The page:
McCaskill Urges Colleagues to Eliminate Unnecessary EPA Rules on Farmers and Ranchers
U.S. Senator Claire McCaskill is keeping up her fight to ensure Missouri's farmers and ranchers are not burdened by unnecessary and costly rules from the Environmental Protection Agency (EPA), urging her colleagues on the Senate Agriculture Committee to eliminate a redundant EPA regulation that would force thousands of Missouri farmers and ranchers to apply for permits in order to use already-approved pesticides on their own land.
|Both the U.S. House and Senate have passed bills addressing agricultural policy, and a "conference committee" has been appointed to merge those two versions. McCaskill's bipartisan letter is addressed to Agriculture Committee heads Senators Debbie Stabenow (D-Mich.), and Thad Cochran (R-Miss.), and urges them to include a provision eliminating this burdensome provision.|
|"If you can cut through red tape in a way that makes life easier for farmers and ranchers--all while ensuring folks are not being adversely affected--that should be a no-brainer," McCaskill said. "This duplicative regulation hasn't made sense since it was instituted, and I'm going to continuing pushing until it's eliminated."|
|Currently, all pesticides must undergo more than 100 different tests, as well as registration by the EPA before being certified as having no "adverse effects on the environment." In 2009, a federal court issued a decision requiring individuals who were working in or near water to acquire yet another permit in order to continue operations.|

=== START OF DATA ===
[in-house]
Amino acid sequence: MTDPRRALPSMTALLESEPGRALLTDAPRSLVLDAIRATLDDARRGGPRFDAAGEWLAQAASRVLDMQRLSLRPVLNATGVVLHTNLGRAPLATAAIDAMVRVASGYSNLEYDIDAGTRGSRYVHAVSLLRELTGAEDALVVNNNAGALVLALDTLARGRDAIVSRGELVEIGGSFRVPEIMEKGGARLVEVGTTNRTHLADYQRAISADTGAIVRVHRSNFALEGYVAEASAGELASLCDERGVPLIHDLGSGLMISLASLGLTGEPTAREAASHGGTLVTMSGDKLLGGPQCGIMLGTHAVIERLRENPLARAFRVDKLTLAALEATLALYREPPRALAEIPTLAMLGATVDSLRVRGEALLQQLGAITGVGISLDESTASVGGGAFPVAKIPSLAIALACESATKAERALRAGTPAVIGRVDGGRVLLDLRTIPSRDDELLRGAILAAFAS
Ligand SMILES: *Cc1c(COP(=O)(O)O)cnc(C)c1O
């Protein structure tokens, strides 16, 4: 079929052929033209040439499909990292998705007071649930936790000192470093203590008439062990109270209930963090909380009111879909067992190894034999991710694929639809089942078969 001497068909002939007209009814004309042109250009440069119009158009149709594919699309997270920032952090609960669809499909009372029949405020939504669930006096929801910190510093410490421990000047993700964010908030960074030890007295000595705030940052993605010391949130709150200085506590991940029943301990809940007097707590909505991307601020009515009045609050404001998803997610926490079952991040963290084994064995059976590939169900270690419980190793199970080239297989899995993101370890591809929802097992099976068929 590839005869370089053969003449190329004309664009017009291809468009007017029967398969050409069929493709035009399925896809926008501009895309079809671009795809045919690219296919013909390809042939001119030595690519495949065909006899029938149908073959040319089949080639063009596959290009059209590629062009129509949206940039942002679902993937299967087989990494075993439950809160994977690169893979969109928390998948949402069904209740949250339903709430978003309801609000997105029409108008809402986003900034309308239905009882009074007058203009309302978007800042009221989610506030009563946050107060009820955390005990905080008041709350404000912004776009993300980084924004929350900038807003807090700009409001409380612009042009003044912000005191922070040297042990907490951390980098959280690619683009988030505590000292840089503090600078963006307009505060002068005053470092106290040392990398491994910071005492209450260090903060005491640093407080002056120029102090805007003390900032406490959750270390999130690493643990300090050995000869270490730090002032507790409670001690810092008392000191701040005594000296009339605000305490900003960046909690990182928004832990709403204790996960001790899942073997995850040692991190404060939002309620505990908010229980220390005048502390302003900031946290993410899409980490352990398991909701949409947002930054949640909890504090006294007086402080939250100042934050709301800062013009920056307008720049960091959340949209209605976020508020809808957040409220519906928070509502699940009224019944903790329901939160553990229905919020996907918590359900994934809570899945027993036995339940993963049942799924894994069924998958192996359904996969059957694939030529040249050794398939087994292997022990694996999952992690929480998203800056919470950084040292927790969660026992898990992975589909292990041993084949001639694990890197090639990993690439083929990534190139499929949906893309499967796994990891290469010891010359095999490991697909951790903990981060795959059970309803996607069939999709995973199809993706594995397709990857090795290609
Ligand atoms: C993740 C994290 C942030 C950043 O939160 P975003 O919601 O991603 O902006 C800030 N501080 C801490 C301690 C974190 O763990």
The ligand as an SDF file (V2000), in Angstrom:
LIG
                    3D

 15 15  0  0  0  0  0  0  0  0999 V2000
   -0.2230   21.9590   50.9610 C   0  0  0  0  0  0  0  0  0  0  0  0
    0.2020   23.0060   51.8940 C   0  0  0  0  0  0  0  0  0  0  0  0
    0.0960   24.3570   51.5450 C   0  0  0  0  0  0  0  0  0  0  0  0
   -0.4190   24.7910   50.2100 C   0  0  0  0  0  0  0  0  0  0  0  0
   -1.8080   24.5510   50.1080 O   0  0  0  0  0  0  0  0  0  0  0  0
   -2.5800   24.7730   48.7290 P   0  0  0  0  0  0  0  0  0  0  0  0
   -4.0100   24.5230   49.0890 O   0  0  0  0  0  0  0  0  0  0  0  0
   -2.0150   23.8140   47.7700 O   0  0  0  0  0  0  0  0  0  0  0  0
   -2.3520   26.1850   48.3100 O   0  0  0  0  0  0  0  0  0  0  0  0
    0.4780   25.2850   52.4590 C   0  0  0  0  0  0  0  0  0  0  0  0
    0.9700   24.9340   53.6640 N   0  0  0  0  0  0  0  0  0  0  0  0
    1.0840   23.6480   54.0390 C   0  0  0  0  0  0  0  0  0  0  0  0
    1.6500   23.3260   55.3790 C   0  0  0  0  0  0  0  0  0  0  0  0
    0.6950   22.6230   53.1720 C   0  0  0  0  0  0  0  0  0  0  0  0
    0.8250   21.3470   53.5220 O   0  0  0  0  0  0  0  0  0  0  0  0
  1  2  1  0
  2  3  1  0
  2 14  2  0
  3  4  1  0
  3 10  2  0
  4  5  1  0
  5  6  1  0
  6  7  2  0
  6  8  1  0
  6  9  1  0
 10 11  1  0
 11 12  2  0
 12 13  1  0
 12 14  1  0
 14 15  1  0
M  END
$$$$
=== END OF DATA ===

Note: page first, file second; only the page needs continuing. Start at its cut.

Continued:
|"We urge you to include a provision in the Agriculture Reform, Food and Jobs Act that specifies that these duplicative permits are not required," McCaskill's bipartisan letter reads.|
|McCaskill has previously supported a similar measure as an amendment to the Farm Bill that passed the Senate last year, but the amendment was not included in the final bill. Without this bill, the EPA has estimated that an additional 365,000 pesticide users, including farmers, ranchers, cities, counties, and forest managers, will be required to obtain permits.|
|McCaskill's advocacy on the Farm Bill was honored last year at the Golden Triangle Award Ceremony for the National Farmers Union, where she accepted the group's highest legislative honor awarded to sitting members of Congress in recognition of her leadership working on behalf of Missouri's rural communities.|